Let's recognize that time, but we really need to give all our attention to the future.
Plainfield, IL (Vocus) April 30, 2007
Spring-Green Lawn Care CEO Tom Hofer grew up on a farm in Peoria county, Ill. Befitting his midwestern roots, he's a practical man. As the Plainfield, Ill.-based lawn care company celebrates its 30th anniversary this year, Hofer will take a moment to enjoy a slice of cake, but that's about it. There's too much work to be done.
That's because Spring-Green - one of the top five lawn and tree-care companies nationwide - has quietly been solidifying its reputation as America's neighborhood lawn-care provider.
In an industry where slow and steady growth is the norm, Spring-Green Lawn Franchises have been busier than a patch of backyard grass sprouting after a warm spring shower. The company has enjoyed an average of eight percent growth annually since its founding in 1977 - it was almost 11 percent in 2006 - and systemwide revenue has increased 45 percent during the last five years alone.
With systemwide sales of just over $26 million in 2006, Spring-Green is climbing toward the company's long-term goal of becoming a $100 million franchise system; a status Hofer says can be reached in about 15 years if the growth rate of the last several years is maintained.
"Homeowners are desperately seeking a professional, local alternative to large, national companies," Hofer said. "Spring-Green Lawn Care Services fill that niche and we believe our strength is that local connection to the communities we serve."
It's understandable that such a bright future has the 60-year-old Hofer anticipating tomorrow as much as he has enjoyed the past since joining Spring-Green as its third lawn care franchisee shortly after the company's founding. A former Navy pilot, Hofer was named company president in 1987.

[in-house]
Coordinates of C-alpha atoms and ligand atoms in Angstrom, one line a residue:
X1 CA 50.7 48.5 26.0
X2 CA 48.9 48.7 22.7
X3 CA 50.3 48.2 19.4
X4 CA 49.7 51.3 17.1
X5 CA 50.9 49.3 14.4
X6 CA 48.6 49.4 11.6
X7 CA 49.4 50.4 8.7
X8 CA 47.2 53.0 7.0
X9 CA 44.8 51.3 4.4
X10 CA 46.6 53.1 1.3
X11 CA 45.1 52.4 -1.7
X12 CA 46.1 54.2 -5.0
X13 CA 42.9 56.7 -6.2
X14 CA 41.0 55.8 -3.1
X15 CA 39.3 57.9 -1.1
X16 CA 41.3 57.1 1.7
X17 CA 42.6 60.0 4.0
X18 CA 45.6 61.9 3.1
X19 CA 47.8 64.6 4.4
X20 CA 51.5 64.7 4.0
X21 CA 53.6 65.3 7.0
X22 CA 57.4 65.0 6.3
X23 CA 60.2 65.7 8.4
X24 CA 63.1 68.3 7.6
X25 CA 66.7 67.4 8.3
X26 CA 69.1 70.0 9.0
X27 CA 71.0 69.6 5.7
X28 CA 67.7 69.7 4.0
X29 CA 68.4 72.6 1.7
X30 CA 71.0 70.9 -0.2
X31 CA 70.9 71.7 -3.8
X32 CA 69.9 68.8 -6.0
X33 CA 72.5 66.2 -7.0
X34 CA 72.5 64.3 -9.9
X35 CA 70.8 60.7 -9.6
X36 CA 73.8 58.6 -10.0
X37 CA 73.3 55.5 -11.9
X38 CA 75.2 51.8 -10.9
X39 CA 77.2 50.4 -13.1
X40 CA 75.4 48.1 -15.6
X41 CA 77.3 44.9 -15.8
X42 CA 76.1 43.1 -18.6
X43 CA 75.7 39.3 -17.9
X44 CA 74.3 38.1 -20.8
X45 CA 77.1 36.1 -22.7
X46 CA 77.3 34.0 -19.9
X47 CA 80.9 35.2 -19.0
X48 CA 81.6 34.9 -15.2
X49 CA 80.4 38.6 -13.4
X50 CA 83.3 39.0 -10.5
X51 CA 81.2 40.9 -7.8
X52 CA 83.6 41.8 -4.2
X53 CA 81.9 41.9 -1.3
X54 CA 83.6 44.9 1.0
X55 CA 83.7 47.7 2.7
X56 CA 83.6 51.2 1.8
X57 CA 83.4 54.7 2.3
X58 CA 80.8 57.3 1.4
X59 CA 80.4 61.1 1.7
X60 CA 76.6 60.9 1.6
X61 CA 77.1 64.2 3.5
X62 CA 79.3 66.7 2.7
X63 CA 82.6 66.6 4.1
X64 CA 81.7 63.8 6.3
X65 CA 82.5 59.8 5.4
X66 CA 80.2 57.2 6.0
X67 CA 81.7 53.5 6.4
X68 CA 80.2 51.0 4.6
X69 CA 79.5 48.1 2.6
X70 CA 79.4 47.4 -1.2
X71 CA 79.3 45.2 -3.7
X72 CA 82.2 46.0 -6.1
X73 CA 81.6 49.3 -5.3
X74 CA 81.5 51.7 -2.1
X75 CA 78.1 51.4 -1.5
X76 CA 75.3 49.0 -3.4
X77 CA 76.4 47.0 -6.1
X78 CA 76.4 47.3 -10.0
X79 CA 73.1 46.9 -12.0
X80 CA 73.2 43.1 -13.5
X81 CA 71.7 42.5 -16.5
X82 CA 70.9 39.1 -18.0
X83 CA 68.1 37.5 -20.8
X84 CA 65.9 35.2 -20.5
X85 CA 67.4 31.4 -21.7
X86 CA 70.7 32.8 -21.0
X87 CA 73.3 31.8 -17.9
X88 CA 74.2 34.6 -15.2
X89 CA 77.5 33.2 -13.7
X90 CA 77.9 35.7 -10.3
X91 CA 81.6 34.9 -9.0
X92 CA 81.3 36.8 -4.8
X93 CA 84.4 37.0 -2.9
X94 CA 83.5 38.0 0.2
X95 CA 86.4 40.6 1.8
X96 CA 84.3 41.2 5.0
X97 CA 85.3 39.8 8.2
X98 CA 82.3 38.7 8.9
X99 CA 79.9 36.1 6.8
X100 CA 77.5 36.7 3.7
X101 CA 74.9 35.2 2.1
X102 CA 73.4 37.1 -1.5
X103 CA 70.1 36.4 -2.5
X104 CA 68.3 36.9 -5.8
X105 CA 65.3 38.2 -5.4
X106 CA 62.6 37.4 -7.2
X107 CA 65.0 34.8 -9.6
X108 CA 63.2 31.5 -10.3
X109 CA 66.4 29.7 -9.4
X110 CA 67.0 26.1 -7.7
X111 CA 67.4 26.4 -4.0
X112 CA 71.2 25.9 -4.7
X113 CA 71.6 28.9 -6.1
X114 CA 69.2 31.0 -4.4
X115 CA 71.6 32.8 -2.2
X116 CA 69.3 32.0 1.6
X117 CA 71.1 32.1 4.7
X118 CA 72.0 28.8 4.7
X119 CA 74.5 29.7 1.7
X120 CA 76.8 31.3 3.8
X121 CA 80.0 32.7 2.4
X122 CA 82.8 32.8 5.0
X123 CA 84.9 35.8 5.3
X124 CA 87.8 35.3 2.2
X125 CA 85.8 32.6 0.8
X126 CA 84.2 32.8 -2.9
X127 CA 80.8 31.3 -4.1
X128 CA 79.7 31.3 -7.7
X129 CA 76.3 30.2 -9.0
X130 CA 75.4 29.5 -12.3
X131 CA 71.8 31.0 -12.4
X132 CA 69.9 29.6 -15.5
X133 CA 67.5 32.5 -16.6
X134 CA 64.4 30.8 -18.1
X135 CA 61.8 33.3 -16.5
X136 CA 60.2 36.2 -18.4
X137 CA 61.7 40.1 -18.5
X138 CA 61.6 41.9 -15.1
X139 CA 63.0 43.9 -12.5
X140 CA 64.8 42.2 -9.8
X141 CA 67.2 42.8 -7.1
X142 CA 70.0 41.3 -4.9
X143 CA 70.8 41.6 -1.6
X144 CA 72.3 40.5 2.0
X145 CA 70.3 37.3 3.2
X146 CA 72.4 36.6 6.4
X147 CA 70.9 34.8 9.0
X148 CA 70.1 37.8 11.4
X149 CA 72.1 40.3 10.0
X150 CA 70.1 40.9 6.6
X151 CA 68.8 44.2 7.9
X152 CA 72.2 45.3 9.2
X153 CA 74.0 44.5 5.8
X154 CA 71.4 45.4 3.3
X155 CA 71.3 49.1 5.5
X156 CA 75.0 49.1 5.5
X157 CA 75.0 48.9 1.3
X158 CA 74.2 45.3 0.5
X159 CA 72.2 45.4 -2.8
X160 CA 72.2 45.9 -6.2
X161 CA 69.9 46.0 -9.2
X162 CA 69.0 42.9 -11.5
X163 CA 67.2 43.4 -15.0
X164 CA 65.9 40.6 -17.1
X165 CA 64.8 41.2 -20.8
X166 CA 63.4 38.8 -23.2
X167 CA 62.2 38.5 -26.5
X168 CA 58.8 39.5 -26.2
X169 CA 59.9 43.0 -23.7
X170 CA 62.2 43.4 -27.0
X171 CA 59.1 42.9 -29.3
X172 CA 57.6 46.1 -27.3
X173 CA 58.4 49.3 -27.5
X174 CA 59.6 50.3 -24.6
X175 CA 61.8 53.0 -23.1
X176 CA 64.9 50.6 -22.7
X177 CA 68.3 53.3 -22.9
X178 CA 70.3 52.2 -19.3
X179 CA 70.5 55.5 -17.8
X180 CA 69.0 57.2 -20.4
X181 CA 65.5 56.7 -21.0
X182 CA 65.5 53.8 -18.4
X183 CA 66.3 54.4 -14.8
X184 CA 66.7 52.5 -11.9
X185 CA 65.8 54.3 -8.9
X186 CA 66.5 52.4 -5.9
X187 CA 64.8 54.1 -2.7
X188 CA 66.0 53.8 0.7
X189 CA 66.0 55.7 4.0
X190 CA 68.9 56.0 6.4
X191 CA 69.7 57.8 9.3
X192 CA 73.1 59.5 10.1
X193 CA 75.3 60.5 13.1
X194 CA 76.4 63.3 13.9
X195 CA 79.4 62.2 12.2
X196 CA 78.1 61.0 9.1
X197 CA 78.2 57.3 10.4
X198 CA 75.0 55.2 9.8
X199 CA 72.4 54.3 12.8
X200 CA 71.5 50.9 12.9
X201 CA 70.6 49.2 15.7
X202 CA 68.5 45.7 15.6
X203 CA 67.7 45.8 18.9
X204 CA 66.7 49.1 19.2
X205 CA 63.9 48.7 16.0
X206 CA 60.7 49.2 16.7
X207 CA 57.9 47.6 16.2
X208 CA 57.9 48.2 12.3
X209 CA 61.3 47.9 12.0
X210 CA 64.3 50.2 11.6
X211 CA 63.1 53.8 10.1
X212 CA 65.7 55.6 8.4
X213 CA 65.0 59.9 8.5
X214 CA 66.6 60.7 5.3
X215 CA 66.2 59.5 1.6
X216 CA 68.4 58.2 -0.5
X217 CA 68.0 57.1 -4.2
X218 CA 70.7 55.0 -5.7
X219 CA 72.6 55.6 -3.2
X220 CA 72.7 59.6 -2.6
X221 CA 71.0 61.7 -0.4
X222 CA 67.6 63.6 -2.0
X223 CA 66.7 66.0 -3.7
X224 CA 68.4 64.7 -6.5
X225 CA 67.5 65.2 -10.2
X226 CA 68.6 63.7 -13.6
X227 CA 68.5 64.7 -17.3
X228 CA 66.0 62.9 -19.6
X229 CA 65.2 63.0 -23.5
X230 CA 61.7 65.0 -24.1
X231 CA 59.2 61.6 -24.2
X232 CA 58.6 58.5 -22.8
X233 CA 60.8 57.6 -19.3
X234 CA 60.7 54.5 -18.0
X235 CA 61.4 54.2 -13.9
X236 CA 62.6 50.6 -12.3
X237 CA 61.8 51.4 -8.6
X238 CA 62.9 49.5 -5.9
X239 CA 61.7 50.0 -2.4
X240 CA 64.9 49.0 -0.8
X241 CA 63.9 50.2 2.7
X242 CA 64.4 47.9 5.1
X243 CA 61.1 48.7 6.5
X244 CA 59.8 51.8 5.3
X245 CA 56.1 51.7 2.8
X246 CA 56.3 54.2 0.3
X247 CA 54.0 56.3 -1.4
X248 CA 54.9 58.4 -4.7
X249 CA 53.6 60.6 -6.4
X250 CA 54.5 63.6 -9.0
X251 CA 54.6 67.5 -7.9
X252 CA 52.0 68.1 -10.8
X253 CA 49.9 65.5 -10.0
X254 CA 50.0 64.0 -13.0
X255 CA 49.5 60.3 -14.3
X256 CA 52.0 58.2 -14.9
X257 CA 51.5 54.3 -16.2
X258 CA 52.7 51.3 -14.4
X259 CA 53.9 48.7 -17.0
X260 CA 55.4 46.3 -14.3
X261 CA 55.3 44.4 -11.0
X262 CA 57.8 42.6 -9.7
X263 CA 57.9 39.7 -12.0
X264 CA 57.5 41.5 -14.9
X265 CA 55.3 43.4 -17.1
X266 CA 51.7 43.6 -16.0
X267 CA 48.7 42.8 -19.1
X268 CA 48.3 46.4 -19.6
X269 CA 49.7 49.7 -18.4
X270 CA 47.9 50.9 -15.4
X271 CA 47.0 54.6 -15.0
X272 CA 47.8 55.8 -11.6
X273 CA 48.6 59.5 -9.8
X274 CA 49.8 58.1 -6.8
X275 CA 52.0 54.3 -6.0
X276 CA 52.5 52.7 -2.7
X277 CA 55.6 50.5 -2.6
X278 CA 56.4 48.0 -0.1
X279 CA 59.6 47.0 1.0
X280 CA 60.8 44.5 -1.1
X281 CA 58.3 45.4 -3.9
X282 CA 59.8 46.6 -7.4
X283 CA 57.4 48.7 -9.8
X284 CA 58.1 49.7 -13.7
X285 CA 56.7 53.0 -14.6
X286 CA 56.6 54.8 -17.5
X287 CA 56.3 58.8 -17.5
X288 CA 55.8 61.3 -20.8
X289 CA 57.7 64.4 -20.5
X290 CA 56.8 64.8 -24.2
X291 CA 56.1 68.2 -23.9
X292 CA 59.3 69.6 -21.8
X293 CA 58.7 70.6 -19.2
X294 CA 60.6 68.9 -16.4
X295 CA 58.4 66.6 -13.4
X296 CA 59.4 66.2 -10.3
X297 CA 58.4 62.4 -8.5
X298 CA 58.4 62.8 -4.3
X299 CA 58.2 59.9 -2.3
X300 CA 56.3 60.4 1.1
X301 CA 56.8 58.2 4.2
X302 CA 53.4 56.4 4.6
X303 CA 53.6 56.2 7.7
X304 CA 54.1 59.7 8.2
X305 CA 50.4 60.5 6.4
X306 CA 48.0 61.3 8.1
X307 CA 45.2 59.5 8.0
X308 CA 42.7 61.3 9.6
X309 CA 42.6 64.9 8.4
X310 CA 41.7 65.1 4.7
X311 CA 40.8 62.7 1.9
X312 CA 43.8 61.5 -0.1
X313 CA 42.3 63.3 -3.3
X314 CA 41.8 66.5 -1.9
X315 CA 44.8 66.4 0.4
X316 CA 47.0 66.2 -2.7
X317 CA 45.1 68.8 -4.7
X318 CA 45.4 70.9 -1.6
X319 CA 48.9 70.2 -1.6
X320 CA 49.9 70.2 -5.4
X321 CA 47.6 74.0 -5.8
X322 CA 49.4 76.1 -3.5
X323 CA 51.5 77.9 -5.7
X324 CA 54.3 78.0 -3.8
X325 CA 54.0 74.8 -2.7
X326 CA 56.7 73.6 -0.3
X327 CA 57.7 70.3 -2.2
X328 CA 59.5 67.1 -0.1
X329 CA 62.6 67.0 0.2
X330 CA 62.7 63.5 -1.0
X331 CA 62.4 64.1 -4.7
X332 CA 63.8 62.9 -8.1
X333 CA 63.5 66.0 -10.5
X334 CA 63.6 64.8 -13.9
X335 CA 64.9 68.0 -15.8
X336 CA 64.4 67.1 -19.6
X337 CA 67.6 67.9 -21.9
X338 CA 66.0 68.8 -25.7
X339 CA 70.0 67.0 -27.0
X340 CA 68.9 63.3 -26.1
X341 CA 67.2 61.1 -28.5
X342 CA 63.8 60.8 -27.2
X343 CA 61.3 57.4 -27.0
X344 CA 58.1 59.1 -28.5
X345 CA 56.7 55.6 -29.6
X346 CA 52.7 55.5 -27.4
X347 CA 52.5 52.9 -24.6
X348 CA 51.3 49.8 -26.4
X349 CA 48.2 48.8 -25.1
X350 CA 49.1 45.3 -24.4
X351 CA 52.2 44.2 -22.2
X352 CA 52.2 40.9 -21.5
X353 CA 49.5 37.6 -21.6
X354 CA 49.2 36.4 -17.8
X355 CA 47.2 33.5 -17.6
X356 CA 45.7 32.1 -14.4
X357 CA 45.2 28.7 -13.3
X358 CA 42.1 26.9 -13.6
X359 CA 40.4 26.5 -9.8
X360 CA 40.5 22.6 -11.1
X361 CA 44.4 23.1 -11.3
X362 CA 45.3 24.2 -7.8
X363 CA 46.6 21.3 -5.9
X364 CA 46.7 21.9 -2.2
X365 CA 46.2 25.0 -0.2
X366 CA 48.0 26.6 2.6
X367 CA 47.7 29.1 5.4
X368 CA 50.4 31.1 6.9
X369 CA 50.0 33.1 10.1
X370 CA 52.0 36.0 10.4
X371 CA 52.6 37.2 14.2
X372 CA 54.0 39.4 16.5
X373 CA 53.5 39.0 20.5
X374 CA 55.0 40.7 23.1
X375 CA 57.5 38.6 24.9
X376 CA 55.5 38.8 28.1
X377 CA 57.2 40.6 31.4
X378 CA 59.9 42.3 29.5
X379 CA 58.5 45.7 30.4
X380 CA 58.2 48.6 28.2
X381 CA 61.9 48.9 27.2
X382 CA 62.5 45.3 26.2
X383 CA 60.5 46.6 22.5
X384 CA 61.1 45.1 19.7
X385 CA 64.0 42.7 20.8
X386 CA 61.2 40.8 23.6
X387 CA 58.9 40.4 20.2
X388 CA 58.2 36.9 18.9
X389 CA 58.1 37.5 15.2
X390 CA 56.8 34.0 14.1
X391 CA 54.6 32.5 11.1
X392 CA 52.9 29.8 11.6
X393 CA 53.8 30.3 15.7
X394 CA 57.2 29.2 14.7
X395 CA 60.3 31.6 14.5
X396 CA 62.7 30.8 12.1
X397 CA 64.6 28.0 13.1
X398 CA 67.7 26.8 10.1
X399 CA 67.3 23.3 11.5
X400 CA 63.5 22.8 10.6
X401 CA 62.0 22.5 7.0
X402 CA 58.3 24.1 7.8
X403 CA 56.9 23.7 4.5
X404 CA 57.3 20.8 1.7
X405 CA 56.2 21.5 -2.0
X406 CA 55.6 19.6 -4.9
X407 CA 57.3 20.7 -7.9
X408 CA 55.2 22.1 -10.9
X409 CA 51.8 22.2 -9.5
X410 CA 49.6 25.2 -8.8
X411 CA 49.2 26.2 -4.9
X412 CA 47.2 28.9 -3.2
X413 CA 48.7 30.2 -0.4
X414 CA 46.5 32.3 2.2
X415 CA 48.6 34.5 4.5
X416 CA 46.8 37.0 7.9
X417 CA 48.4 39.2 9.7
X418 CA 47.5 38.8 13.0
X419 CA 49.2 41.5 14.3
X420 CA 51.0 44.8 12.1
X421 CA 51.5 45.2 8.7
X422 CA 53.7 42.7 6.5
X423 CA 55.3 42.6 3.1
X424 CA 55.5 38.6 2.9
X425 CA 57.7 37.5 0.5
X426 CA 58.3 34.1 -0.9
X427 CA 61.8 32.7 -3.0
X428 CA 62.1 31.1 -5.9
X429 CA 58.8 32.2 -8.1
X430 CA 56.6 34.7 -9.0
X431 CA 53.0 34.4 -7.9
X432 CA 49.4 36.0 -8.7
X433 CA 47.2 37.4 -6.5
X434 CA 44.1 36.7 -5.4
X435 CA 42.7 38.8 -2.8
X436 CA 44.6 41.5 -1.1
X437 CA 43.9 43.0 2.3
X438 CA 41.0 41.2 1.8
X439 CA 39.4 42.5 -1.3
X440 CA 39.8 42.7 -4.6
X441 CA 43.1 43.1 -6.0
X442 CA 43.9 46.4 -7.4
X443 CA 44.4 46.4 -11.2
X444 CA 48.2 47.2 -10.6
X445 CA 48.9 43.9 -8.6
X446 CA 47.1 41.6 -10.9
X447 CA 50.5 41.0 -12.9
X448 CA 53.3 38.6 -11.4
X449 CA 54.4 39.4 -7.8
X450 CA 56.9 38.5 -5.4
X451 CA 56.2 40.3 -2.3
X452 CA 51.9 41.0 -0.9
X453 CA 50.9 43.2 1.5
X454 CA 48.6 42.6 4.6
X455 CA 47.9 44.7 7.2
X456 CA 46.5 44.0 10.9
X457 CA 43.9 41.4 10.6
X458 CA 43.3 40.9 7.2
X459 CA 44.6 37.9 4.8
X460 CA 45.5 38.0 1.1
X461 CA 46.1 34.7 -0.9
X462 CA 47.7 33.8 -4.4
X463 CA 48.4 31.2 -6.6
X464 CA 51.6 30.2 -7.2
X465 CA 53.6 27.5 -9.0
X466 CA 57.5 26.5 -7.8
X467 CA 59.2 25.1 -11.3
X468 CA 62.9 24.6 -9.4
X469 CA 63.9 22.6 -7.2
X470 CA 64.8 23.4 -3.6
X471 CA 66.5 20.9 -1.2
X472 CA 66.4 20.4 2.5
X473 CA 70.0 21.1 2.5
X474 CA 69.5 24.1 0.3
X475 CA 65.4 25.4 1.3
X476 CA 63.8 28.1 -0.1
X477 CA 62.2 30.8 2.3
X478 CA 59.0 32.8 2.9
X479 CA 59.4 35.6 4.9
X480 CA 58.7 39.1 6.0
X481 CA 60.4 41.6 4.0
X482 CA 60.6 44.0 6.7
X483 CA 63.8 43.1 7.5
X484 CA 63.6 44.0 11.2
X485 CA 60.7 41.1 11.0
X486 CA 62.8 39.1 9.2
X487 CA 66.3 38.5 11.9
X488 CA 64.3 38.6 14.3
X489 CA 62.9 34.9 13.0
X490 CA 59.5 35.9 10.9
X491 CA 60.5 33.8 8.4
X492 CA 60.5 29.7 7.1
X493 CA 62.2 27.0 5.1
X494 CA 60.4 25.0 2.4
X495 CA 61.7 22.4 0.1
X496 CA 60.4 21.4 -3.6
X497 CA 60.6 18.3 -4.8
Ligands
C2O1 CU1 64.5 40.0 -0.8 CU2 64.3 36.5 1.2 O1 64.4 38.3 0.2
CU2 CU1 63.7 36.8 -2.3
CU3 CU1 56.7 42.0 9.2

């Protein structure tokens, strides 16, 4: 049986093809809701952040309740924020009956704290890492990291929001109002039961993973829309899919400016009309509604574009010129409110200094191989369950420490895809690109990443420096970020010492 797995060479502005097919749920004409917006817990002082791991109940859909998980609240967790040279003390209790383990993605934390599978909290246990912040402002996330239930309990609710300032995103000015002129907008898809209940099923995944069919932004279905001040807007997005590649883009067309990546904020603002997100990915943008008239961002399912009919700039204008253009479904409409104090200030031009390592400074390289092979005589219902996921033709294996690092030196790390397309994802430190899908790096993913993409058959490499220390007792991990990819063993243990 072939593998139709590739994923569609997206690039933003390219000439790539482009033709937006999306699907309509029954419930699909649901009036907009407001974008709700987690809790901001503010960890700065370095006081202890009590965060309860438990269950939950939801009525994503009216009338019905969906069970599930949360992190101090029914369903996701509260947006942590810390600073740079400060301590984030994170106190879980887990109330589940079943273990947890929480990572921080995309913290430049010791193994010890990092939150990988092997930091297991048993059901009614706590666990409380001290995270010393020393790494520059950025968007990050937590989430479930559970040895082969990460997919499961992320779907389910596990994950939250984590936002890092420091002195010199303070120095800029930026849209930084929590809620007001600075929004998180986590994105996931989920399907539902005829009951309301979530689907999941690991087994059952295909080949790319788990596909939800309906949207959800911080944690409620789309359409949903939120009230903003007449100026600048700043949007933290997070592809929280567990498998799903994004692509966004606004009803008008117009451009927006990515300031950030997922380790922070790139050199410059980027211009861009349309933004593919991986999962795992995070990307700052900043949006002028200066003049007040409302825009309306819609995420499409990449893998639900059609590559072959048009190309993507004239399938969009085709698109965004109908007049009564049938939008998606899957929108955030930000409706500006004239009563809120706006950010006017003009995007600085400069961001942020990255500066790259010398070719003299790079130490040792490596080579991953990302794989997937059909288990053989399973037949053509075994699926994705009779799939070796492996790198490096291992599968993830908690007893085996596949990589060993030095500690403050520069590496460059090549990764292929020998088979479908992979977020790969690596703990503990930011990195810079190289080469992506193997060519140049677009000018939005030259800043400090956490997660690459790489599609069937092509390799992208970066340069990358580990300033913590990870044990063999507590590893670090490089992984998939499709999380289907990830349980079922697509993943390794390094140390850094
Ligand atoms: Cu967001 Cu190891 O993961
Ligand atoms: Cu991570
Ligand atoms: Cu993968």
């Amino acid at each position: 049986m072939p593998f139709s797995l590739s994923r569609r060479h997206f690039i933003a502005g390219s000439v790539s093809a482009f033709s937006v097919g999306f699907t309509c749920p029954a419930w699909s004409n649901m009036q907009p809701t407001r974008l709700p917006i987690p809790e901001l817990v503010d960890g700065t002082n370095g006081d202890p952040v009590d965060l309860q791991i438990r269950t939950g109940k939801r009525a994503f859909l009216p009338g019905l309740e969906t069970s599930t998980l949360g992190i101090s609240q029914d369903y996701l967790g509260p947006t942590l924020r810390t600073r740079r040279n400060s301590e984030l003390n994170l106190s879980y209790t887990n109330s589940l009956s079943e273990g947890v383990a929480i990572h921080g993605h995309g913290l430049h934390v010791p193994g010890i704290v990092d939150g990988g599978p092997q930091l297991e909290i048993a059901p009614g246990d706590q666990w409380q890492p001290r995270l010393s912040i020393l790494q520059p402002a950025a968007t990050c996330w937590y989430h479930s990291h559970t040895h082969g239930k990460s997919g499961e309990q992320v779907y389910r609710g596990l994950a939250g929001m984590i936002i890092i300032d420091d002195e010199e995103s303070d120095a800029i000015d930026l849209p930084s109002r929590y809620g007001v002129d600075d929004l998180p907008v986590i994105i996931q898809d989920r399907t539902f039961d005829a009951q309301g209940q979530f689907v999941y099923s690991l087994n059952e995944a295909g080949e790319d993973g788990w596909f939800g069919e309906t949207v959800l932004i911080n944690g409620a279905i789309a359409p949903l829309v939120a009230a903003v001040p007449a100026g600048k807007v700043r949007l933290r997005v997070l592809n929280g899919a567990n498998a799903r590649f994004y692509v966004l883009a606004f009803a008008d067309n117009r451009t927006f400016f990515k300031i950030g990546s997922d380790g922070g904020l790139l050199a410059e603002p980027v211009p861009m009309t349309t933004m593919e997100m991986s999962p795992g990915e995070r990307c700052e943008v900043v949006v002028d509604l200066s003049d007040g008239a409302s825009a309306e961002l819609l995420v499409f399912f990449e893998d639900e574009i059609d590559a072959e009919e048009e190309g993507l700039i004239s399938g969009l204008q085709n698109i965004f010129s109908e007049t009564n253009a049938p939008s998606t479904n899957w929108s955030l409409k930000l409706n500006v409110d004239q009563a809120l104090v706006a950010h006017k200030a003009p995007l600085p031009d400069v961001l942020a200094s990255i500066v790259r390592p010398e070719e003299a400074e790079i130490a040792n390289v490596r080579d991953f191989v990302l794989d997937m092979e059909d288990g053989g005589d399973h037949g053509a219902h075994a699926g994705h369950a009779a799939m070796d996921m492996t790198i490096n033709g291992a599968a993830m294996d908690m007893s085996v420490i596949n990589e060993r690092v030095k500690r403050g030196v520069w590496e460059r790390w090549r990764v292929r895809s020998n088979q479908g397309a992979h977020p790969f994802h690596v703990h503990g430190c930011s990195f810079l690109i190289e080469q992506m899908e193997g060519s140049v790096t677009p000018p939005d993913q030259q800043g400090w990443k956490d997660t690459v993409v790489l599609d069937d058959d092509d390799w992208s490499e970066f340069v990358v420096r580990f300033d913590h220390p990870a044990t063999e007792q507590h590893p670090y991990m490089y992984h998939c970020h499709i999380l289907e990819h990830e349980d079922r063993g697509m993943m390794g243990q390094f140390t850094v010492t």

"I don't want to dismiss the past, but I certainly don't want to be sitting around talking about the good old days," Hofer said. "Let's recognize that time, but we really need to give all our attention to the future."
Spring-Green has 114 lawn care franchises operating in 24 states. Eleven lawn franchises were added in 2006 and 15 more are expected to be added in 2007. The environment for growth couldn't be any better for Spring-Green, its franchisees and customers. Many homeowners are seeking professional, locally owned alternatives to national lawn care companies.
The market includes increasing numbers of aging Baby Boomers - who value the expertise and trust the local Spring-Green lawn care franchise owner -- but younger Gen Xers and Millennials who are drawn by the company's technological prowess that allows homeowners to purchase service programs online with the click of a mouse.
"We are really positioning ourselves to penetrate neighborhoods and markets deeper than we have in the past," Hofer said. "The overall aging population offers great opportunities for us while at the same time our technological advancements strike a chord with younger homeowners."
How Spring-Green reacts to change has been an instrumental reason behind its success the last 30 years. In the industry's boom years, from the late 1970s to about 1985, "we just got on board and rode along," Hofer recalled. But the business landscape quickly changed. Environmental pressures, industry consolidation and improved do-it-yourself products bolstered by aggressive marketing programs from national brands all served to challenge Spring-Green to look more closely at their strategy for growth.
"That started to separate the men from the boys," Hofer recalled. "We realized that if Spring-Green was going to be a long-term player, we couldn't just ride along with the trends. We had to swim upstream because the trend was going in the opposite direction."